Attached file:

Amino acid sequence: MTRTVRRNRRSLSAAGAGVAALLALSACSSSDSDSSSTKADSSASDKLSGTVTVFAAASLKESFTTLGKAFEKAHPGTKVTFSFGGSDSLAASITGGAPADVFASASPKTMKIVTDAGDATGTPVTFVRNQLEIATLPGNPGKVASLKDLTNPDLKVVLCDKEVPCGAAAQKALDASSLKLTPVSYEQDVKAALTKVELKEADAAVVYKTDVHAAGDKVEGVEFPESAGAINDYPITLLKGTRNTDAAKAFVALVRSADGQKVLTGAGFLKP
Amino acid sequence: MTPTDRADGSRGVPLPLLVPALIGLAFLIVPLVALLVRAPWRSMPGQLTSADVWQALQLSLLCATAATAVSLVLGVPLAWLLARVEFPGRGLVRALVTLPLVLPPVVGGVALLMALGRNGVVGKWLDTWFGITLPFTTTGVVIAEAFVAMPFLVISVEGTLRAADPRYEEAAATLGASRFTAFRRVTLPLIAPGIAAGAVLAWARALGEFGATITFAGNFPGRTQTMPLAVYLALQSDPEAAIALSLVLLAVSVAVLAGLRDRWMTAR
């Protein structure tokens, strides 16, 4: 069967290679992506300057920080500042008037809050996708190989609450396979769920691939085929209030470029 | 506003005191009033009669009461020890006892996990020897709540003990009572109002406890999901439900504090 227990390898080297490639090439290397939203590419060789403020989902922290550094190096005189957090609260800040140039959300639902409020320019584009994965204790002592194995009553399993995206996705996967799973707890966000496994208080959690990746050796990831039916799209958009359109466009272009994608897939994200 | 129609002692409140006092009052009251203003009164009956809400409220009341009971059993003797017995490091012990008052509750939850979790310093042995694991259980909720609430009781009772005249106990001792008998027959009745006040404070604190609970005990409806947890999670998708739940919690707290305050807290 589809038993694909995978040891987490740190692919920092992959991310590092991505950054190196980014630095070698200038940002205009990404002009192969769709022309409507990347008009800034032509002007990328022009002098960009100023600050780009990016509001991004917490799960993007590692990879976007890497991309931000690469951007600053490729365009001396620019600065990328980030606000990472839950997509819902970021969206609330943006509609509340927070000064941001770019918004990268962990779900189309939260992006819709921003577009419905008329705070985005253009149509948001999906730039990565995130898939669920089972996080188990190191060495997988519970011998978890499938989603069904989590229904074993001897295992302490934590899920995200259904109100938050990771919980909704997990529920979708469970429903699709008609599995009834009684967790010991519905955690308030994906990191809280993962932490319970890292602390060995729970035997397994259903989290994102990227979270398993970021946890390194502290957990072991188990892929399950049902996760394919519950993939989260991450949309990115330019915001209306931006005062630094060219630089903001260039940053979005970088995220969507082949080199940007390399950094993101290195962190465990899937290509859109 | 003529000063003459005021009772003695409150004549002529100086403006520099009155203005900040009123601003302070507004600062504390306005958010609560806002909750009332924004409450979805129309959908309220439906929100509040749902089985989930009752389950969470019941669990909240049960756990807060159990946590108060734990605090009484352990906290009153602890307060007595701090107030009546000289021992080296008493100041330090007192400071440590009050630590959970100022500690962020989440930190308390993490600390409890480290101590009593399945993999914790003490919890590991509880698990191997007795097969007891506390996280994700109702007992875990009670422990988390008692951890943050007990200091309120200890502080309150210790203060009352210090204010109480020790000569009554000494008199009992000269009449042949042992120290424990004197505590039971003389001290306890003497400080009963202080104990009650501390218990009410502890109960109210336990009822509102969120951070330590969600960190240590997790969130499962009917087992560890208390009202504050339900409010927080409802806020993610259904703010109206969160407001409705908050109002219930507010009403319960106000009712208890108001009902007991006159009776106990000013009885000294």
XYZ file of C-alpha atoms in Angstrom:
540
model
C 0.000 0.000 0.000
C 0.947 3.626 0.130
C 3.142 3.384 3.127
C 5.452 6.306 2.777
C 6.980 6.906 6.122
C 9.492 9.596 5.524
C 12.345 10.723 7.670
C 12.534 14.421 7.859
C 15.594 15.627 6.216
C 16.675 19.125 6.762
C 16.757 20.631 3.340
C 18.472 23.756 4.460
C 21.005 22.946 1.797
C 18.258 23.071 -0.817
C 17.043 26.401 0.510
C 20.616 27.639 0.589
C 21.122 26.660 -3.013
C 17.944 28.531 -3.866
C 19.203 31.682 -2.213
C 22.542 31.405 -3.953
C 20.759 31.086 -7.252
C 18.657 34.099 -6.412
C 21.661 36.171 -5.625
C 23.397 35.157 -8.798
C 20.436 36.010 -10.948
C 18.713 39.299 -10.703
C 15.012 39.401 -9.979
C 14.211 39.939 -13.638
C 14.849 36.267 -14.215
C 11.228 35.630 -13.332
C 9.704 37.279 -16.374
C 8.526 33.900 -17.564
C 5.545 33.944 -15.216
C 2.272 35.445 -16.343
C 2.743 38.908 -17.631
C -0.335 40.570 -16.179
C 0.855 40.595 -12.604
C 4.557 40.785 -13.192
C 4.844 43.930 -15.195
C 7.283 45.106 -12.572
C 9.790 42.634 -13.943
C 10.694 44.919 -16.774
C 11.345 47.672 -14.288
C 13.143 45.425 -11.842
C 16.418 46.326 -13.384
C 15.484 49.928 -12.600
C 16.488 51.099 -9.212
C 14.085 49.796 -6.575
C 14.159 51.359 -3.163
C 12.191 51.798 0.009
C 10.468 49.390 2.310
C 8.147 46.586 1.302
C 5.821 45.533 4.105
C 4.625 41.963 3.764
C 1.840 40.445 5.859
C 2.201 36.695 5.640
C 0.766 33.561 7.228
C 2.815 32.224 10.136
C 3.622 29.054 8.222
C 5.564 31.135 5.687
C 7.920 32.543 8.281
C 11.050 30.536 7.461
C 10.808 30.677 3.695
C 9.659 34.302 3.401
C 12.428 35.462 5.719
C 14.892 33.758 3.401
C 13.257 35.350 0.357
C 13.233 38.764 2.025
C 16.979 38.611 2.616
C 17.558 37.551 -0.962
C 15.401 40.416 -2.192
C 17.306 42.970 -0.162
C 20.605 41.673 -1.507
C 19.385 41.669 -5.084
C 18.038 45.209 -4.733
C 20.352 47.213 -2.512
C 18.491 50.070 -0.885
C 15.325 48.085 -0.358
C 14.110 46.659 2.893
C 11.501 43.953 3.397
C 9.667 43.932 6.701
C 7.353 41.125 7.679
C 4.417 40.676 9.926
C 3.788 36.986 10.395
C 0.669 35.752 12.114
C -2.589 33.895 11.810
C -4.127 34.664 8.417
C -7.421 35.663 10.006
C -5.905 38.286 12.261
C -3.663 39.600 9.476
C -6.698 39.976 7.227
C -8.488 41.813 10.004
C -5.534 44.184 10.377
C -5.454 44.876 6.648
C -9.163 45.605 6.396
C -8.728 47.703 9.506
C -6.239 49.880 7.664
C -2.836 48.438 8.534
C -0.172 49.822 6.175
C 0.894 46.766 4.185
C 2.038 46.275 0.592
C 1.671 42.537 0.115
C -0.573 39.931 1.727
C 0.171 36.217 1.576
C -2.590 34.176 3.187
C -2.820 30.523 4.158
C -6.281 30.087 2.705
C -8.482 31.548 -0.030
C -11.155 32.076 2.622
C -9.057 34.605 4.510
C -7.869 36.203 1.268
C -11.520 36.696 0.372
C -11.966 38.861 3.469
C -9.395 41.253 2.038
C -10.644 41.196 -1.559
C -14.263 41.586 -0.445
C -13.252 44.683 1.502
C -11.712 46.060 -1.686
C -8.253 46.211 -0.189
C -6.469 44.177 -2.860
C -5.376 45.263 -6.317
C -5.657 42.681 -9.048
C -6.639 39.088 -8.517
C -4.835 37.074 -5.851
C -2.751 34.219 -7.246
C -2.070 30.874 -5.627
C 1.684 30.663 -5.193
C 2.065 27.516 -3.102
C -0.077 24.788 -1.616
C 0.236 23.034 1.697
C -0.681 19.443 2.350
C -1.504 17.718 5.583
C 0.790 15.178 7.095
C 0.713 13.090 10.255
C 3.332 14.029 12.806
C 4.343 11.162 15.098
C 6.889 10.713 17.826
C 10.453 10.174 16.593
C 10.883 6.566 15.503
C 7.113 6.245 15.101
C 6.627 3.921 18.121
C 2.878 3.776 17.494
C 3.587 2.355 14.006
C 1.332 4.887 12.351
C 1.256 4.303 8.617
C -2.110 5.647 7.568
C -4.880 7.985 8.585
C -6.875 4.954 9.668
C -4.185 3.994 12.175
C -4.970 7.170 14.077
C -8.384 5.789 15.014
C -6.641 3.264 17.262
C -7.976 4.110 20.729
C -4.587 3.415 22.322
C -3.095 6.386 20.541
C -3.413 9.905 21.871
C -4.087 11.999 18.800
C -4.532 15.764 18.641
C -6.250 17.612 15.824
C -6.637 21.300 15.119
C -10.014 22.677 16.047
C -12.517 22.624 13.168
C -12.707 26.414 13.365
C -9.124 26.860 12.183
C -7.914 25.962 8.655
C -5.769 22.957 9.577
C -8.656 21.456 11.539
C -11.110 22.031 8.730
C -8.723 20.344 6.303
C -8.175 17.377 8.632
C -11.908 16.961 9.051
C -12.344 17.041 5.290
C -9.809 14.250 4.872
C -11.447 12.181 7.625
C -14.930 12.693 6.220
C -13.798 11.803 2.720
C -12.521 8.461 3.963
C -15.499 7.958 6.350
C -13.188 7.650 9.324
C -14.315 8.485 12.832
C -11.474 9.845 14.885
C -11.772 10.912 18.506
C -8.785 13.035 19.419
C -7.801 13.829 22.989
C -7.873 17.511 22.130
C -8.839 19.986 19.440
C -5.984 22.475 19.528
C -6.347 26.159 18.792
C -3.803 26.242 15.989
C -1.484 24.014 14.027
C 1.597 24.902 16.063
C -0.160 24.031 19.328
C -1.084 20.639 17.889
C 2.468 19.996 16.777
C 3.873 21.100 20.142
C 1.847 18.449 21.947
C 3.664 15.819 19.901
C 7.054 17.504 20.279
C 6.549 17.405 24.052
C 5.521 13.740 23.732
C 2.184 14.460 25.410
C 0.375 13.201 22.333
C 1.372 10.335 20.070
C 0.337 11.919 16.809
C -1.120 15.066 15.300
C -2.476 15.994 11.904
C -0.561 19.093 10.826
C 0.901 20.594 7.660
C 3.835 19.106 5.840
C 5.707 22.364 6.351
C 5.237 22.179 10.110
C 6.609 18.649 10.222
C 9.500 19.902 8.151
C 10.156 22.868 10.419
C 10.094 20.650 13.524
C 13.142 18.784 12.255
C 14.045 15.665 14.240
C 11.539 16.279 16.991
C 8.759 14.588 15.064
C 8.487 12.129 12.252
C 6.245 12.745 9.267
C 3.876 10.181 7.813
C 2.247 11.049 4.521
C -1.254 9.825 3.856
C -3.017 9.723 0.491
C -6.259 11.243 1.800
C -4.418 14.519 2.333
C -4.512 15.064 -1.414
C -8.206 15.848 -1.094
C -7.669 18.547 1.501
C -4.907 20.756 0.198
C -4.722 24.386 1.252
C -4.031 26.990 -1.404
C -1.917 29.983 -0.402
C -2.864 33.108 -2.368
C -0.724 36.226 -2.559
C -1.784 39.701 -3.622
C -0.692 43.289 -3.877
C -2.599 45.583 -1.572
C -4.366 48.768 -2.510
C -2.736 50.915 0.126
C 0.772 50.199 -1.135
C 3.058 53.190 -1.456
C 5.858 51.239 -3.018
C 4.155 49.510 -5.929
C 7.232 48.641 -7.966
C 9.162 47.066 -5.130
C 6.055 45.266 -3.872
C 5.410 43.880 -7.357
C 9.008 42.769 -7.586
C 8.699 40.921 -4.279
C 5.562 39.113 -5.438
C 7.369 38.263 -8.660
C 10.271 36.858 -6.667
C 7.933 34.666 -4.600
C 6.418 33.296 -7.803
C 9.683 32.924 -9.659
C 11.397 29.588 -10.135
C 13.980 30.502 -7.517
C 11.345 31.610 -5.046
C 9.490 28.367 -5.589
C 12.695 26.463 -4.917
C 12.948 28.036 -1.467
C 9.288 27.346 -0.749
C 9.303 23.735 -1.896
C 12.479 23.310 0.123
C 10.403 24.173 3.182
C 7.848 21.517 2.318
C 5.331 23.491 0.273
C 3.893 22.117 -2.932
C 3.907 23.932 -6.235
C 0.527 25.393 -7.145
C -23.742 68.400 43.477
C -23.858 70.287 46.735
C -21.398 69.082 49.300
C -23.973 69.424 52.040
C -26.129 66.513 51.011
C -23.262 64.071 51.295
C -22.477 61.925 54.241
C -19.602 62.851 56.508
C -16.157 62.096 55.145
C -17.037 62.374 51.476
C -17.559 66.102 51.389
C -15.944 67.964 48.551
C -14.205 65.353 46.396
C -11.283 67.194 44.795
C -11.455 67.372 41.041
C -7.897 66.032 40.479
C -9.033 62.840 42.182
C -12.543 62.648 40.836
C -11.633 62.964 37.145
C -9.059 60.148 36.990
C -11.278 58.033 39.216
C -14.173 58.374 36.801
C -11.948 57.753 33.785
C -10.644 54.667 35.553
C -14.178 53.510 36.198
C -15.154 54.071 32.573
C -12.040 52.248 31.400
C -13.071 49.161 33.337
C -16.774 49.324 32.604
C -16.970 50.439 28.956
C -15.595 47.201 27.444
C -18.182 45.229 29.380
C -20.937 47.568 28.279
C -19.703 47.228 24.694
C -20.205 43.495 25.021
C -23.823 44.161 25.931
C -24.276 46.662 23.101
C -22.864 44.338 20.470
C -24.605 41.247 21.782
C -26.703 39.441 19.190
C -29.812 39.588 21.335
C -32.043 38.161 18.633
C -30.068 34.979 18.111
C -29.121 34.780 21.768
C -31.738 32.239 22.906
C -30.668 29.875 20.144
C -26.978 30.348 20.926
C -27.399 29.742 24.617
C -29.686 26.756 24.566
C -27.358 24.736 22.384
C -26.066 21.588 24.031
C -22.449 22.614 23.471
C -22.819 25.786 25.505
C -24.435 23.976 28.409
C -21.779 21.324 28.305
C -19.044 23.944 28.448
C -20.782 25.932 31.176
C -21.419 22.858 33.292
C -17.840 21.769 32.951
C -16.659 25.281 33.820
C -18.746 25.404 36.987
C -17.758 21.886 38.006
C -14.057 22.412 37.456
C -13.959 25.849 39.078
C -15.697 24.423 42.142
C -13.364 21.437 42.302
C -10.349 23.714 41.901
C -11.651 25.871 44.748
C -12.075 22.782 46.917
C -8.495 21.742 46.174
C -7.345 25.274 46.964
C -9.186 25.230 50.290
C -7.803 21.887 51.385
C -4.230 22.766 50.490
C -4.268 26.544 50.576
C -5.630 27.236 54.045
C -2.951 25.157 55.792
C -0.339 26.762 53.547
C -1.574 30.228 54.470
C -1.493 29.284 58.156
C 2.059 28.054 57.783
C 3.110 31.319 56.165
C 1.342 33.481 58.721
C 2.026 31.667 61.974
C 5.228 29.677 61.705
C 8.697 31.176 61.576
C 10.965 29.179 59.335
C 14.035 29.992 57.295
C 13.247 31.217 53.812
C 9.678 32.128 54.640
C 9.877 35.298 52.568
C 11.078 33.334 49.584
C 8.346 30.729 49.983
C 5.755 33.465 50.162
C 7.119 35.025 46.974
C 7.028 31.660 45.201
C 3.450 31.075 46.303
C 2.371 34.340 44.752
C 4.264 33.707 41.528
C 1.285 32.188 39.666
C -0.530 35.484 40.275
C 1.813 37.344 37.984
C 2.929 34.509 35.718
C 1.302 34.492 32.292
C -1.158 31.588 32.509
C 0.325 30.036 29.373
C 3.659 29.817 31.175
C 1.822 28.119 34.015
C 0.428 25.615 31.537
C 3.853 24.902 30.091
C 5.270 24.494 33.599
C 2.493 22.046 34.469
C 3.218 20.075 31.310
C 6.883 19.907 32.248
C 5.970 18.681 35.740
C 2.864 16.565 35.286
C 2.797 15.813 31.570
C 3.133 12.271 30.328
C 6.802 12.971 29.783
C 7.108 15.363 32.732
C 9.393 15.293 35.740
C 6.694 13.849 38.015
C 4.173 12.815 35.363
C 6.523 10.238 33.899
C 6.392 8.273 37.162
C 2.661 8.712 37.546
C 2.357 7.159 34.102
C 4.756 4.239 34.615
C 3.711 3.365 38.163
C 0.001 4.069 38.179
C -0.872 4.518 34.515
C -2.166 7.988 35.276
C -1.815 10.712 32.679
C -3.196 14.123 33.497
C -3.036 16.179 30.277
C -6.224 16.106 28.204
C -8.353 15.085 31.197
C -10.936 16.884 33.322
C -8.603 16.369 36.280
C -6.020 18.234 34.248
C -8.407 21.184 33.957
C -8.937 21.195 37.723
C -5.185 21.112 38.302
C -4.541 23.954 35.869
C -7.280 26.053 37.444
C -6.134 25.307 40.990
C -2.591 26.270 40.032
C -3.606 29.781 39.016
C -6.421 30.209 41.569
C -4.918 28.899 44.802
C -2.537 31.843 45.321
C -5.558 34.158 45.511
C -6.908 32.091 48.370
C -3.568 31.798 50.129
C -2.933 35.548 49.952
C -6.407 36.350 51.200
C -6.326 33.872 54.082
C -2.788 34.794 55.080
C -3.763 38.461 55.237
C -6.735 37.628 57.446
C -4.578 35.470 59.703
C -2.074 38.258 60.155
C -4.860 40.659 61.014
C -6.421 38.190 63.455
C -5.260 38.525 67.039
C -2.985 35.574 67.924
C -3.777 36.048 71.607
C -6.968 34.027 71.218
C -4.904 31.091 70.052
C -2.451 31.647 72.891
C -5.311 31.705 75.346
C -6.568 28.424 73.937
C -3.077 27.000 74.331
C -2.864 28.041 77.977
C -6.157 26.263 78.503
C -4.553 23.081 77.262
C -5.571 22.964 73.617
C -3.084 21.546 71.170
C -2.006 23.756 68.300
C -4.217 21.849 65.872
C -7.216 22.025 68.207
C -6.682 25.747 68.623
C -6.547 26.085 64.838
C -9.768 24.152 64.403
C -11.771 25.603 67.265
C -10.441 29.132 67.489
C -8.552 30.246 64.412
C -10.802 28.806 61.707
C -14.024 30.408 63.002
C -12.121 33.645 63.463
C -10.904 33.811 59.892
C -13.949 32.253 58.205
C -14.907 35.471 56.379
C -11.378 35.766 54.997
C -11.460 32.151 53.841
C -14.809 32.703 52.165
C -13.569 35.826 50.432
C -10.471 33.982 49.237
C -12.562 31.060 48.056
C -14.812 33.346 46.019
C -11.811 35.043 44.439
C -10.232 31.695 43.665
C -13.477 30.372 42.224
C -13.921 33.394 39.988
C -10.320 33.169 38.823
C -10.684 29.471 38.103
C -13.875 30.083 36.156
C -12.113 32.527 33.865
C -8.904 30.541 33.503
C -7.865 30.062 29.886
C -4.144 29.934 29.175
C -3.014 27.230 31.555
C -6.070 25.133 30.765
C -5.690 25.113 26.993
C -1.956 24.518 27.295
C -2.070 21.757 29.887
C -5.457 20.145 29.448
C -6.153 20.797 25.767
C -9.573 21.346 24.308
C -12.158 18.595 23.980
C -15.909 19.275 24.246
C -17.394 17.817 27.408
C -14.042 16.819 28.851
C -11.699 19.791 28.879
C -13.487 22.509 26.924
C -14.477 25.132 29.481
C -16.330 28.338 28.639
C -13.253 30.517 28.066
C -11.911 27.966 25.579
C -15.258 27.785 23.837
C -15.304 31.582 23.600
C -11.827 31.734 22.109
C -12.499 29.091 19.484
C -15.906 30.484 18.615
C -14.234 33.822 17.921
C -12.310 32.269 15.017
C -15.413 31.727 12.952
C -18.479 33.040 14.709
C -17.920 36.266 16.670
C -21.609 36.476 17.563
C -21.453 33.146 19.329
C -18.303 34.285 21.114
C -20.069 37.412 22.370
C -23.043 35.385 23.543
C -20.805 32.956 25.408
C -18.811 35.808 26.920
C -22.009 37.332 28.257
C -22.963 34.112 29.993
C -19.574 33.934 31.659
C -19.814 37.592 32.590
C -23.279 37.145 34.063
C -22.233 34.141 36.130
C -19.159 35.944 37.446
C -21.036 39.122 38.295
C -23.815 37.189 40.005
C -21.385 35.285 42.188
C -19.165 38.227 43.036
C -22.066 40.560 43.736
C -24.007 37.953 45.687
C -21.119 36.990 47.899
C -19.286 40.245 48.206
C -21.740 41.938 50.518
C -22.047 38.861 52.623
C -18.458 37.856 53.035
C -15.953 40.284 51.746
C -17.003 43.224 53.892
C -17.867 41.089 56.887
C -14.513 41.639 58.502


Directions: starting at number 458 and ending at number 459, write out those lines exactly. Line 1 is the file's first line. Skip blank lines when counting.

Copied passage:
C -4.217 21.849 65.872
C -7.216 22.025 68.207